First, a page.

I've got an electrical wiring question. I've got a 100 amp sub pannel close to the center of the house with an EXTERIOR 200 amp pannel of the west end near PSO FEED. I need to add a 30 amp recep in garage on the east end of the house. There isn't room in the sub pannel to add anything. Question is..if I have to run full length of house to 200 amp EXTERIOR main panel, can I run 10-2 w ground Romex in the same 10' of rigid conduit from the pannel to the attic, or do I have to add an additional conduit for this circuit.... Currently the only wiring in the exterior conduit is the feed to the sub panel.
It's a little tricky. You will get mixed interpretation about NM cable (including Romex brand) in a raceway, if you determine you can then you calculate the resulting percentage of conduit fill based of the size of the NM cable assembly as a single conductor, but bottom line just don't do it (unless you raceway is just a short protection sleeve), it's much easier to pull #10 stranded THWN wire than a large solid wire NM cable through a conduit that already has wire in it.
Then with 4-6 current carrying conductors get de-rate the ampacity of the wire to 80%, so your existing wire may become under-rated.
NEC 312.8(A) Restricts pulling conductors through a panelboard cabinet to a maximum 40% cross section fill for conductors, and 75% fill for conductors and splices. A label must be attached to indicate closest disconnecting means for through conductors.
Change the subpanel
A full panel is an intolerable situation. There is no way any house should ever be "out of breaker spaces". Normally that is a hard problem because it involves either changing a main panel (yikes) or adding a subpanel.
But simply upgrading a subpanel is well within the range of DIY. The supply breaker can be shut off in the main panel, which renders everything safe. You can snap "before" photos so you understand what's going on. You can post them here so we can catch legacy mistakes that you can now correct.
If you are clever and use a new subpanel compatible with the old, so you can reuse the breakers. A subpanel swap (for space) doesn't force you to install all GFCI/AFCI breakers or such upgrades.
Spaces are cheap. Be lavish in your oversizing, so you never have to do this again. I like to finish panel projects with 50% of spaces available.
Nope. Nope. Nope. Nope. You need to use outdoor rated cable such as UF... or outdoor rated wire such as THWN-2.
Cable (Romex or UF) in Conduit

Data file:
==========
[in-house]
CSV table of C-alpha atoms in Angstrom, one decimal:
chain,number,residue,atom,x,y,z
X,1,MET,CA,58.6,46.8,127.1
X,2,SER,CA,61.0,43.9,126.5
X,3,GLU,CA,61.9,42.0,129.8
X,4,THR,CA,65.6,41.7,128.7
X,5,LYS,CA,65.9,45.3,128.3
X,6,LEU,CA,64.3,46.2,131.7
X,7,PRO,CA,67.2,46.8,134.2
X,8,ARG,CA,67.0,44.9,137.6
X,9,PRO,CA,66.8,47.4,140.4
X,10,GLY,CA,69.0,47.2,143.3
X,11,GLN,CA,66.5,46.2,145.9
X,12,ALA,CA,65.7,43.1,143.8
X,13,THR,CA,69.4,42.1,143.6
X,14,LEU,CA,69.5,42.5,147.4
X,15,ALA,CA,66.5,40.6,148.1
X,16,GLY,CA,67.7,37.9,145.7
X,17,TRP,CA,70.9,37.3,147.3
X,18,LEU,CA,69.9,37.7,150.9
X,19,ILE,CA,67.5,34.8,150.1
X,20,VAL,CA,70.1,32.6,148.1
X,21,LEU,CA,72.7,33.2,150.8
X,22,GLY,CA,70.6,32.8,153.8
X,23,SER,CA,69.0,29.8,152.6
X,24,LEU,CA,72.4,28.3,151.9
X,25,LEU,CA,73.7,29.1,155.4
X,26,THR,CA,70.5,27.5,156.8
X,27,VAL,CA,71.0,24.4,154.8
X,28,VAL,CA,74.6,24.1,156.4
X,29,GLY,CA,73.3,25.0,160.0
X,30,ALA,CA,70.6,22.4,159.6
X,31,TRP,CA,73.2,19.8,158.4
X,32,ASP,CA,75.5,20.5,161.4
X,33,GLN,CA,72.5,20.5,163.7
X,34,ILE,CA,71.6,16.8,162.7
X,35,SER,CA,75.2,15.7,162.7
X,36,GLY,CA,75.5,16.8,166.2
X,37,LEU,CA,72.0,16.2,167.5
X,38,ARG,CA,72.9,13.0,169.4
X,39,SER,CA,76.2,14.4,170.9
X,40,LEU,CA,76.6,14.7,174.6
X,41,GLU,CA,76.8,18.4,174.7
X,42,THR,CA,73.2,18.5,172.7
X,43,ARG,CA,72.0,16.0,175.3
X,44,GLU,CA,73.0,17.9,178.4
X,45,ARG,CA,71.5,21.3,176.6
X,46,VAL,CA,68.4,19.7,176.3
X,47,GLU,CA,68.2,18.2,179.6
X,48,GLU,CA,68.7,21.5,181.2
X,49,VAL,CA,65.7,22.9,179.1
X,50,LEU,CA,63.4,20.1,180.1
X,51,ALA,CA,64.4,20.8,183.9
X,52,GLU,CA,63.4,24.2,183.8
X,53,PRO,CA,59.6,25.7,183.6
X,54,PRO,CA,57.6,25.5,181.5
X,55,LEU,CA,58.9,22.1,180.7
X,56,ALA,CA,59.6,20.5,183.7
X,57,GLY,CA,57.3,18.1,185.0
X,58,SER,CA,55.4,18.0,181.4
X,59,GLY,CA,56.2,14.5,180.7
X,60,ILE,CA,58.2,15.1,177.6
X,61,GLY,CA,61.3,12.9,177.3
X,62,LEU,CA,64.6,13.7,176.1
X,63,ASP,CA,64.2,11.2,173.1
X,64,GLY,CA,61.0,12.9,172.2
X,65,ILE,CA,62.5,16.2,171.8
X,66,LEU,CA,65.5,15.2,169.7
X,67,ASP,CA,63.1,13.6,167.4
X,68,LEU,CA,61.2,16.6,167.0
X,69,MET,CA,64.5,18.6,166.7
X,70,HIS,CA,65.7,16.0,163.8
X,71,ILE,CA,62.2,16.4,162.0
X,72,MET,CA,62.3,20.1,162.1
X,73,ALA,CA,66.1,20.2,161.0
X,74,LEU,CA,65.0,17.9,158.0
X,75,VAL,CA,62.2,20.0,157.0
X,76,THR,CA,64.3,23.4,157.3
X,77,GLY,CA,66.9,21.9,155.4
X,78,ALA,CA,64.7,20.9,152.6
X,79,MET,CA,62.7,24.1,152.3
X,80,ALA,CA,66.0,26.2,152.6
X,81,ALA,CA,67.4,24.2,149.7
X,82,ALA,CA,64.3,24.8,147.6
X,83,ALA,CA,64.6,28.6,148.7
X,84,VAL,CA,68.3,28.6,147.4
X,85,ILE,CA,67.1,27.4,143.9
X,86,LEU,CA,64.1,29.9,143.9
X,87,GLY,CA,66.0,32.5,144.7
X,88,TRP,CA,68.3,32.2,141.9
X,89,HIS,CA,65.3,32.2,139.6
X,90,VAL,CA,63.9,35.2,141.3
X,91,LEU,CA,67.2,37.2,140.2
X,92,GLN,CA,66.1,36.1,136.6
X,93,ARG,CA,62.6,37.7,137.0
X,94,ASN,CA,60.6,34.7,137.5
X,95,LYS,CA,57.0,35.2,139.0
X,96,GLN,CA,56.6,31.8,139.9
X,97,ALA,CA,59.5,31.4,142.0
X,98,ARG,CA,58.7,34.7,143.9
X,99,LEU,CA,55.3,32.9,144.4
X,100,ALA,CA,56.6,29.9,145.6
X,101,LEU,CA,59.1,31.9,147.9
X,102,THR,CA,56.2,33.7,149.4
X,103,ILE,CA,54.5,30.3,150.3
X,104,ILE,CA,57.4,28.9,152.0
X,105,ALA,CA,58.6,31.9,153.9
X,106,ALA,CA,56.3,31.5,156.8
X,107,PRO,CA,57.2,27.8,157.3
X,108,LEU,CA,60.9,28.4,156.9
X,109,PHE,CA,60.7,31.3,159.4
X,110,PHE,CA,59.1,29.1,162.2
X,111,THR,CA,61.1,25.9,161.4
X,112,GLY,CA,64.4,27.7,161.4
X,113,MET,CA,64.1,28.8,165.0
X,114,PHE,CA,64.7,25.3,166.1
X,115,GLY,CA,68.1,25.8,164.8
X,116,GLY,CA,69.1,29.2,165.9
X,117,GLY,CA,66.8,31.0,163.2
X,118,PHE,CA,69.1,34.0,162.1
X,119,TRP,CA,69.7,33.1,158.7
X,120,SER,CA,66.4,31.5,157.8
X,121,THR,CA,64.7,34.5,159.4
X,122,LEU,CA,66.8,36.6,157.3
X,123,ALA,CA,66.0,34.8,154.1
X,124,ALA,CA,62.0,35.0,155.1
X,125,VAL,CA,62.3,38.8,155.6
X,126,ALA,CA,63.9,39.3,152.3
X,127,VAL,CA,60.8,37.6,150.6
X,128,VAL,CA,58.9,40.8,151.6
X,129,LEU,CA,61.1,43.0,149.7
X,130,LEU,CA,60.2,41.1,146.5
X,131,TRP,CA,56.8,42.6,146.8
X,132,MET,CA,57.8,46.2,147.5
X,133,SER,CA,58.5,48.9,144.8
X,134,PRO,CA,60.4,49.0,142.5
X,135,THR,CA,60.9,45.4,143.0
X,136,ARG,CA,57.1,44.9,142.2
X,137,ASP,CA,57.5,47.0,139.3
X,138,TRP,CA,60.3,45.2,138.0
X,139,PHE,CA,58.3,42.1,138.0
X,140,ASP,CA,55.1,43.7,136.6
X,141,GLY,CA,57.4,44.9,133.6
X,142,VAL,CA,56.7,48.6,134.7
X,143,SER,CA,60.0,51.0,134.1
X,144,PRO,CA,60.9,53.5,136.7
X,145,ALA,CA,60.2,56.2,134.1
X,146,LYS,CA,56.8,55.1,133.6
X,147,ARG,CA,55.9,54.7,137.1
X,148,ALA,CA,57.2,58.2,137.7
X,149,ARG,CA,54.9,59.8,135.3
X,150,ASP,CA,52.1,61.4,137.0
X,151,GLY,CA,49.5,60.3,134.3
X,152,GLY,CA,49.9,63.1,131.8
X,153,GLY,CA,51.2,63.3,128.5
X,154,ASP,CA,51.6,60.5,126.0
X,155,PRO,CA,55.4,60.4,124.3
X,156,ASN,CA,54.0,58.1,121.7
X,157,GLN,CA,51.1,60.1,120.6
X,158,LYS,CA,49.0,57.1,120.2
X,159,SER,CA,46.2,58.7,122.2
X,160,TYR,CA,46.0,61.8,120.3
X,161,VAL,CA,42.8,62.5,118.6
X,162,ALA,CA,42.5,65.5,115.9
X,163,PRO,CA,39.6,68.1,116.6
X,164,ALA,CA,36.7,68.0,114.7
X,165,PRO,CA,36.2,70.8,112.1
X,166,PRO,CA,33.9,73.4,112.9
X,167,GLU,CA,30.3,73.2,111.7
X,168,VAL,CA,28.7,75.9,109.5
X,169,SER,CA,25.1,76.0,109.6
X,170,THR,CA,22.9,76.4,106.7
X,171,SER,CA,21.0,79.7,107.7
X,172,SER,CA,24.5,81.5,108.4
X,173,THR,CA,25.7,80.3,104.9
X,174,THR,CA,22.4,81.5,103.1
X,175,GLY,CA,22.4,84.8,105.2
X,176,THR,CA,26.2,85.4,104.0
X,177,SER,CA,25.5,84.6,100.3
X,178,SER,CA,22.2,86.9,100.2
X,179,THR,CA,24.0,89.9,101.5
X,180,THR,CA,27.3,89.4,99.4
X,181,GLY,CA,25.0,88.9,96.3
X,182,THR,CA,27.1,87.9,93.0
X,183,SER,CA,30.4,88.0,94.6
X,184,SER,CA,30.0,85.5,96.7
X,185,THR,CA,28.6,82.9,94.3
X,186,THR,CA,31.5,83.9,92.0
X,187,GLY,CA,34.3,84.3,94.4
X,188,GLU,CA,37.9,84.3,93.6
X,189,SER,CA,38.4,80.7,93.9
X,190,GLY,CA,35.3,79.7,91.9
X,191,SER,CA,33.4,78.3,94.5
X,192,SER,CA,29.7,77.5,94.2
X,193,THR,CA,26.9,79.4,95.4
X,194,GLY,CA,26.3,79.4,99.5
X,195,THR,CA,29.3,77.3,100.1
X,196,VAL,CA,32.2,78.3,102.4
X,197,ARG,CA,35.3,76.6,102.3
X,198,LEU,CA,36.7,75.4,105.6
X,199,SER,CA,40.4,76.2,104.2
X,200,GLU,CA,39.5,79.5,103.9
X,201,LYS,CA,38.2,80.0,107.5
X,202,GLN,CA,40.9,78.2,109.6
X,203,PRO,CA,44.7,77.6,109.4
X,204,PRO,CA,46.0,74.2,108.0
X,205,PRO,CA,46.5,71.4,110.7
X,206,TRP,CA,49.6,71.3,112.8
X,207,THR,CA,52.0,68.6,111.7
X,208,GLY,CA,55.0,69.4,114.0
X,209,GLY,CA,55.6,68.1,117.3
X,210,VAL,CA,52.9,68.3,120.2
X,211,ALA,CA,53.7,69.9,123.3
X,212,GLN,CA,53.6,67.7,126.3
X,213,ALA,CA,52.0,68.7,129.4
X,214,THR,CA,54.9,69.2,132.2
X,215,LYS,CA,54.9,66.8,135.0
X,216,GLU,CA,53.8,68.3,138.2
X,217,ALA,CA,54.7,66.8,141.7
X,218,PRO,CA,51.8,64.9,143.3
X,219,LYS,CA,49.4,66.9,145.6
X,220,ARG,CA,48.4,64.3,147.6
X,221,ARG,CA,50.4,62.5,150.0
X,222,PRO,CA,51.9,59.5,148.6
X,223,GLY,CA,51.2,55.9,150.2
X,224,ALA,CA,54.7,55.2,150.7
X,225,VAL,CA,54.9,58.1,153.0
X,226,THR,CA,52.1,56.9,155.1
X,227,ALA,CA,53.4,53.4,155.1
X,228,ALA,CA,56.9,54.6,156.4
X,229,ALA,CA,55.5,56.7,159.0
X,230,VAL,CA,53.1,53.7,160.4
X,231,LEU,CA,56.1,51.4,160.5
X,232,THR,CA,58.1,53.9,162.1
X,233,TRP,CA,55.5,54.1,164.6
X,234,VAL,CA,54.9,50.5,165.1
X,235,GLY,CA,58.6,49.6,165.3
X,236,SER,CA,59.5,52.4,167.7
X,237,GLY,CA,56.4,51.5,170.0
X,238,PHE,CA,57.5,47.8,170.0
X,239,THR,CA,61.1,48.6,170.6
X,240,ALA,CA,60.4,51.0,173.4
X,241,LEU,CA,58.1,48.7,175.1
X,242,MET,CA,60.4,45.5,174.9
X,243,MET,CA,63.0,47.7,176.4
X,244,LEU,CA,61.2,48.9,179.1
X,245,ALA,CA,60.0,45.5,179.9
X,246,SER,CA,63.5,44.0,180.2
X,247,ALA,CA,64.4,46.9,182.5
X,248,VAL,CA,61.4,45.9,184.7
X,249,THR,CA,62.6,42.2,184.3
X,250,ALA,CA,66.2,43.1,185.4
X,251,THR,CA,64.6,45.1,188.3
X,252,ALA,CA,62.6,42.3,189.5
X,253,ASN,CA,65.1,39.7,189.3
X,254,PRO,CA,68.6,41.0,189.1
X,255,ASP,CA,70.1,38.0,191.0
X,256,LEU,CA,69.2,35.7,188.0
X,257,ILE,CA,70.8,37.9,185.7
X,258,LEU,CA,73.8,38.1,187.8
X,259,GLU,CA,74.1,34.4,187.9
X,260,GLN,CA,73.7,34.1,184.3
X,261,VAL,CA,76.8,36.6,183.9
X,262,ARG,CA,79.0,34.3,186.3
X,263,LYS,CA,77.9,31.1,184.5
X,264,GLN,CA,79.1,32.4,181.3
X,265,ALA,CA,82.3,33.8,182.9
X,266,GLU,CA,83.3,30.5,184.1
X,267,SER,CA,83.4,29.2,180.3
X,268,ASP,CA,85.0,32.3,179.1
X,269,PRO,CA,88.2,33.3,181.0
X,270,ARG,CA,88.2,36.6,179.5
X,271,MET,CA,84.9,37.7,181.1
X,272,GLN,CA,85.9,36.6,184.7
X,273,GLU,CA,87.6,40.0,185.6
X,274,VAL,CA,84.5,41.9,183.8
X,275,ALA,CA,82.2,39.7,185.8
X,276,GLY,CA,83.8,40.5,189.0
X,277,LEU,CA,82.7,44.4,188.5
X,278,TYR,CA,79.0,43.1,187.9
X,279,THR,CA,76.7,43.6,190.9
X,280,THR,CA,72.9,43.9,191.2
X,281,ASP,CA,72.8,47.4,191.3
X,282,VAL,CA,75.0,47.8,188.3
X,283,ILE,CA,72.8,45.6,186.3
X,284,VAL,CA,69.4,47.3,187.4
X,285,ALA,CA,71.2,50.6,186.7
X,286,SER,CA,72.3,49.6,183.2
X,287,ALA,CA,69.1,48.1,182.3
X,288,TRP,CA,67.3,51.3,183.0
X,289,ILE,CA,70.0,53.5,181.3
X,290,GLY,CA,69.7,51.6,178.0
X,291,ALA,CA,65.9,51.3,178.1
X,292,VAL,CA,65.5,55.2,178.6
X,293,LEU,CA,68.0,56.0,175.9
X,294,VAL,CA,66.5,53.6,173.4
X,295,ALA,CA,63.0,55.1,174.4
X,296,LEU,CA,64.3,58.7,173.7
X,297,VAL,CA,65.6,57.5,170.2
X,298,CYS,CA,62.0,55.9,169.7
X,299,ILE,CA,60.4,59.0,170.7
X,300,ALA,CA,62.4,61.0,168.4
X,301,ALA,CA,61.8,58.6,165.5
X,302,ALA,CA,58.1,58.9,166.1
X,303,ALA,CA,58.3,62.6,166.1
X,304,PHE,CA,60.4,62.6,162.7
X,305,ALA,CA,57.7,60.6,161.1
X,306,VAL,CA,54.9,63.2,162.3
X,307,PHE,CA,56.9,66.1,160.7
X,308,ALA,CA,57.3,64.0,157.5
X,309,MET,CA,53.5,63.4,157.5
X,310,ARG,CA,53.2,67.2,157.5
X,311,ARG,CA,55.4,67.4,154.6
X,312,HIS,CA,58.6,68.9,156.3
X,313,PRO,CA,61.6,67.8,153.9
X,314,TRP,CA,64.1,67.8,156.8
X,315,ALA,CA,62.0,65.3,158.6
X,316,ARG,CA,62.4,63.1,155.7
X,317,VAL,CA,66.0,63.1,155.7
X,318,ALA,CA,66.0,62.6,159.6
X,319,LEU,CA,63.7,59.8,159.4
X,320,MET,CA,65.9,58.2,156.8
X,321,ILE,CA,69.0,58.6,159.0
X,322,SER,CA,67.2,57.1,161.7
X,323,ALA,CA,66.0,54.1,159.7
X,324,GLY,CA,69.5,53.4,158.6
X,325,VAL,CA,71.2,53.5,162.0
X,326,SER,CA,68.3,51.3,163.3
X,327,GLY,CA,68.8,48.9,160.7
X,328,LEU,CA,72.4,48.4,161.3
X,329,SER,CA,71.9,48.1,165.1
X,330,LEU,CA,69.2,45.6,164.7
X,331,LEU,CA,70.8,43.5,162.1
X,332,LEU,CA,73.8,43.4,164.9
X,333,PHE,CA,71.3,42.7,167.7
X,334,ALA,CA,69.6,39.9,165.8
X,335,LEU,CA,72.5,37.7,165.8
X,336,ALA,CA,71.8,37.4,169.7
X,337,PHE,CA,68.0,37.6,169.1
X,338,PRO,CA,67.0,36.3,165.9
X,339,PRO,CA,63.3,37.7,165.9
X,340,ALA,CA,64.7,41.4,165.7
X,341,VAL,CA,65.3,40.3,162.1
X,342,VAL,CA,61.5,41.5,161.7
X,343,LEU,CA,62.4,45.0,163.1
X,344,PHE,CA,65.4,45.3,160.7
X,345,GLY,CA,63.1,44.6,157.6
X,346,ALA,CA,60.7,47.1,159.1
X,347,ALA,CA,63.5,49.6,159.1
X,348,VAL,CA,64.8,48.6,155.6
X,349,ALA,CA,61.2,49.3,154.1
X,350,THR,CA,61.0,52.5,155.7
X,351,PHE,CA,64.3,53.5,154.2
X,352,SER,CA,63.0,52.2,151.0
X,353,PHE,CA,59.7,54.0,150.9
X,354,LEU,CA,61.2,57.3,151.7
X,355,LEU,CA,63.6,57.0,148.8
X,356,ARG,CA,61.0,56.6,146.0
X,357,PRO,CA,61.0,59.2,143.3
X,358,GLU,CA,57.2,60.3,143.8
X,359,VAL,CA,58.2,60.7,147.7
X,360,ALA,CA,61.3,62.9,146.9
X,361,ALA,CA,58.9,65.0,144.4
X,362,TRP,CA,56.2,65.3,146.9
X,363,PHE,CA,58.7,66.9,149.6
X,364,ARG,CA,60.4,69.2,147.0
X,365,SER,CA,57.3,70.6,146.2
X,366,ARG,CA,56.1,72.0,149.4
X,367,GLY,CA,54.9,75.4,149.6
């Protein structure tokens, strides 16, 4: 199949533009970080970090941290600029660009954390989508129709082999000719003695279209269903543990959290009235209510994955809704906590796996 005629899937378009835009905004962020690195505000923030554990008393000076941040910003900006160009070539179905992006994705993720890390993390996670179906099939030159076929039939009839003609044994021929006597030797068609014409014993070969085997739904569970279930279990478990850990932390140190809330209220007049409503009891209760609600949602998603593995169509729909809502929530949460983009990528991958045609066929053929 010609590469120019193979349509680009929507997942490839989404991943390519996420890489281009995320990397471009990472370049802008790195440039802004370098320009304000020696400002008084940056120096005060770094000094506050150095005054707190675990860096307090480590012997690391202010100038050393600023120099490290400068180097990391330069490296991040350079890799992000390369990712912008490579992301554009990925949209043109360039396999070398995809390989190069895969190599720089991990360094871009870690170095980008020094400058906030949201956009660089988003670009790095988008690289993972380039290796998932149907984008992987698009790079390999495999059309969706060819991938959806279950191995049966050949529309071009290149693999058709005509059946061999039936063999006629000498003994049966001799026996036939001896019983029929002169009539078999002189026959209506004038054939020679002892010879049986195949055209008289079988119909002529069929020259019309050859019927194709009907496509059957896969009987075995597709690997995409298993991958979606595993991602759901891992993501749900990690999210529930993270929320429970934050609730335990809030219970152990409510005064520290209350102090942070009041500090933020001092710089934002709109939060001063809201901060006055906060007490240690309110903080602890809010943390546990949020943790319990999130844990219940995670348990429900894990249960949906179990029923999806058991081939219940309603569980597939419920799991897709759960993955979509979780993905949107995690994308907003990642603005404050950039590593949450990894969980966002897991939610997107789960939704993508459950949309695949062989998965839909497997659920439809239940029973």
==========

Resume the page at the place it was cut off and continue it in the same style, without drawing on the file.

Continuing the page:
It's not ... forbidden... it's just not how the pros do it. 99% of the time when people propose this, it's merely because they did not realize that other types of wire exist.
The preferred situation in conduit is individual 1-conductor wires - such as THWN-2 or XHHW.
You get two issues anytime you add wires to conduit.
The conduit is only allowed a certain physical fill. You're not allowed to overstuff. Flat cable (e.g. UF or most NM) counts as a circular cable of the largest dimension, because it typically twists (and has to be pulled through). This means it takes a lot of space in the conduit. It is quite likely there is not enough physical space in the conduit to accommodate 10/2 UF.
However, individual THWN-2 wires will probably work just fine. Probably ; you have to do the math. That's why we're waiting on numbers from you!
Conduit thermal derate
Too many wires in a conduit will make more heat than the conduit can get rid of. Because of that, wires are de-rated when 4-6 wires run together in conduit. Grounds don't count; nor do neutral in some situations. The derate is 80% of the maximum thermally allowed current for the wire. The 10 AWG THWN-2 wires will be fine. However we need to know about the wires that are presently in the conduit, what size and type of jacketing they have, as that decides the thermal limit.
There is no simple answer to this that we can give you from afar. Conduit has maximum "fill" values; the amount of annular space inside that can be occupied by wire. You must know the size of the conduit, the physical sizes of the existing wires in it now, and the physical sizes of the new cable that you want to install. Then look up the fill rate for that conduit and see if your total annular space left over from the existing wires is enough to allow the new one without violating that fill value.